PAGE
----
* O.C.G.A. § 16-5-94(d)
** O.C.G.A. §§ 16-5-94(e); 19-13-3(c)
*** O.C.G.A. §§ 16-5-94(e); 19-13-4(c)

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Who is eligible

back to topAm I eligible for a stalking protective order?

If someone is following, harassing, or intimidating you (in the way explained in What is the legal definition of stalking in Georgia?) and you fear for your safety, you may file a petition for protective order.  You do not need to have an intimate relationship with, or be related to, the person stalking you in order to be eligible for a protective order - you can file against anyone who is stalking you.*

The stalker does not have to be arrested in order for you to be eligible for a protective order from stalking.  Additionally, if you do get a protective order, you can still pursue criminal charges against the stalker.

* O.C.G.A. § 16-5-94(a)

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back to topCan a minor file for a protective order?

No. You cannot file on your own. If you are under 18 years of age, someone over 18 will have to file the petition on your behalf.*

* O.C.G.A. § 16-5-94(a)

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Getting the order

back to topIn which county can I file for a stalking protective order?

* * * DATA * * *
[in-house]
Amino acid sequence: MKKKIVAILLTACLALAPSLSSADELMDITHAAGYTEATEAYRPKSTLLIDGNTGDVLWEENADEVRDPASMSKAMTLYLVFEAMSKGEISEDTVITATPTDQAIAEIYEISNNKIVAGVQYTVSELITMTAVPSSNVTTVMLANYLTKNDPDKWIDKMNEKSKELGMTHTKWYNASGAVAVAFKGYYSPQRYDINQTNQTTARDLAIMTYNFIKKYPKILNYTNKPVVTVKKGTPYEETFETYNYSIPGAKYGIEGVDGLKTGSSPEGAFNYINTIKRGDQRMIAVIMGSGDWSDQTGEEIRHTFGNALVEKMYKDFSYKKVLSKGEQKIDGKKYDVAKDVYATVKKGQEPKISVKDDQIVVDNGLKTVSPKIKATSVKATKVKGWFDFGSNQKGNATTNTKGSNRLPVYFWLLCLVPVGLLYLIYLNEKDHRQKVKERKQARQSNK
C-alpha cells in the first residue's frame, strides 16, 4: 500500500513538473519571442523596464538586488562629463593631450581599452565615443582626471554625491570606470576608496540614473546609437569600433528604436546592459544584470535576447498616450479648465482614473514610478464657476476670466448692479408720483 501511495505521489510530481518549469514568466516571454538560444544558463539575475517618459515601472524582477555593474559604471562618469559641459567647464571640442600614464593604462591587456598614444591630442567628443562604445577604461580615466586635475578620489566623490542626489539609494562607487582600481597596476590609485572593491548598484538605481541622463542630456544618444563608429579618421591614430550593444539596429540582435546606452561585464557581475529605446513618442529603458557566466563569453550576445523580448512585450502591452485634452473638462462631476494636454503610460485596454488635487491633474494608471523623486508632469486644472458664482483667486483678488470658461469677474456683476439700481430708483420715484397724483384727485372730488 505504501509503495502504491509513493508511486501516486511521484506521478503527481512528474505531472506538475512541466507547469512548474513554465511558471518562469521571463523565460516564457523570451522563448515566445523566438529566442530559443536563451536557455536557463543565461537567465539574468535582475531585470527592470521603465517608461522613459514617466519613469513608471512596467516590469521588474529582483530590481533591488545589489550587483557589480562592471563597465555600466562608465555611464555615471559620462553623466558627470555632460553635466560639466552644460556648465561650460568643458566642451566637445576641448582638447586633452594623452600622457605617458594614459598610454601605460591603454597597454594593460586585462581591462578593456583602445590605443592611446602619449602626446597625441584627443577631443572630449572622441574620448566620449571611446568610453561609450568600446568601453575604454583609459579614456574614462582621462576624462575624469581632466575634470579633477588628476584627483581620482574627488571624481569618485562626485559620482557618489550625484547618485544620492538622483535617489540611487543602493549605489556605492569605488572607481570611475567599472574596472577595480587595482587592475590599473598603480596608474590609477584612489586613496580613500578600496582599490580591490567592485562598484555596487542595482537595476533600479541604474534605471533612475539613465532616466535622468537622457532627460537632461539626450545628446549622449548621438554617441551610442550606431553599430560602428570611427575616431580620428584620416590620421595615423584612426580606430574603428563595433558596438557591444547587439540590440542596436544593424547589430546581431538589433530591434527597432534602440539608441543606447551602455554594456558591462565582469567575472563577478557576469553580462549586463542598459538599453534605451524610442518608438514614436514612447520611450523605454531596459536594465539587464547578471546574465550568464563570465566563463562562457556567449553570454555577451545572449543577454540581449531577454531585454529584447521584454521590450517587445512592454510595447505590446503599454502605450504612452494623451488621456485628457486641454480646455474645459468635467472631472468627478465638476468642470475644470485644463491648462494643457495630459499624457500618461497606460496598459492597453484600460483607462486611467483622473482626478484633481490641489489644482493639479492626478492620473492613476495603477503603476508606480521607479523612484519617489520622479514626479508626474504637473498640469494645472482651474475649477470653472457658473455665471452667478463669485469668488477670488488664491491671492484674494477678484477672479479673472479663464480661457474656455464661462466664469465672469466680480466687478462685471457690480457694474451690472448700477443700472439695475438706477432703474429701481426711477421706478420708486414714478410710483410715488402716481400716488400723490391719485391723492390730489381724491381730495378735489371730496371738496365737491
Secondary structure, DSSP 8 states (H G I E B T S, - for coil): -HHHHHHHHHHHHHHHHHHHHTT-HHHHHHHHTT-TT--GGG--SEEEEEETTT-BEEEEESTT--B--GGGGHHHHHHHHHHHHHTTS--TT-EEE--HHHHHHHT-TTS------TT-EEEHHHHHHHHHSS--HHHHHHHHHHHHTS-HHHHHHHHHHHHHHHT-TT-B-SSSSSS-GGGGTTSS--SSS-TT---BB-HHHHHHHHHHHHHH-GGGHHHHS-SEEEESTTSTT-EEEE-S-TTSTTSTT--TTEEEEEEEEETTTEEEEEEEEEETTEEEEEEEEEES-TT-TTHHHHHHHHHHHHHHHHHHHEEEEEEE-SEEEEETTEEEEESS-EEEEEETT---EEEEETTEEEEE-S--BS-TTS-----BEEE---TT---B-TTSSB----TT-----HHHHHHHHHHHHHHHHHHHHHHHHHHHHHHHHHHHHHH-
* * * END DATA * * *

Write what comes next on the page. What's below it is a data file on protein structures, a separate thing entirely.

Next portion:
You can file for a stalking protective order in the superior court in the county where the stalker lives if s/he lives in Georgia.  If the stalker lives outside of Georgia, you can file in the superior court in the county where you live or where the stalking occurred.*  Note: If the stalking is based on the respondent contacting you through phone, email, computer, etc., the county where you receive this contact is considered to be the place where it occurred (as opposed to the county where the respondent initiates this contact).**

* O.C.G.A §§ 16-5-94(b); 19-13-2
** O.C.G.A § 16-5-90(a)(1)

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back to topWhat are the steps for getting a stalking protective order?

To get a stalking protective order, you will need to fill out and file the proper forms with the clerk’s office at the appropriate superior courthouse.  For the basic steps to filing an order, you can see our Steps for getting a family violence protective orders section.  Also, the Georgia Superior Court Clerks' Cooperative Authority allows you to fill out the stalking protective order forms online here.

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back to topHow does the order get delivered to the respondent?

The sheriff’s department generally delivers the protective order to the respondent/stalker.  You should check with the clerk’s office to see if you have to bring the papers to the sheriff or if the court will deliver them to the sheriff.  You can find contact information for sheriff offices on our GA Sheriff Departments page.

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back to topWhat happens if the respondent violates the order?

If the respondent/stalker violates the protective order in any way, you can call the police to report it.  Violation of a stalking protective order may result in his/her arrest and a criminal charge of aggravated stalking, which is a felony and can result in imprisonment of between 1 and 10 years and fine up to $10,000.00.*

* O.C.G.A. § 16-5-91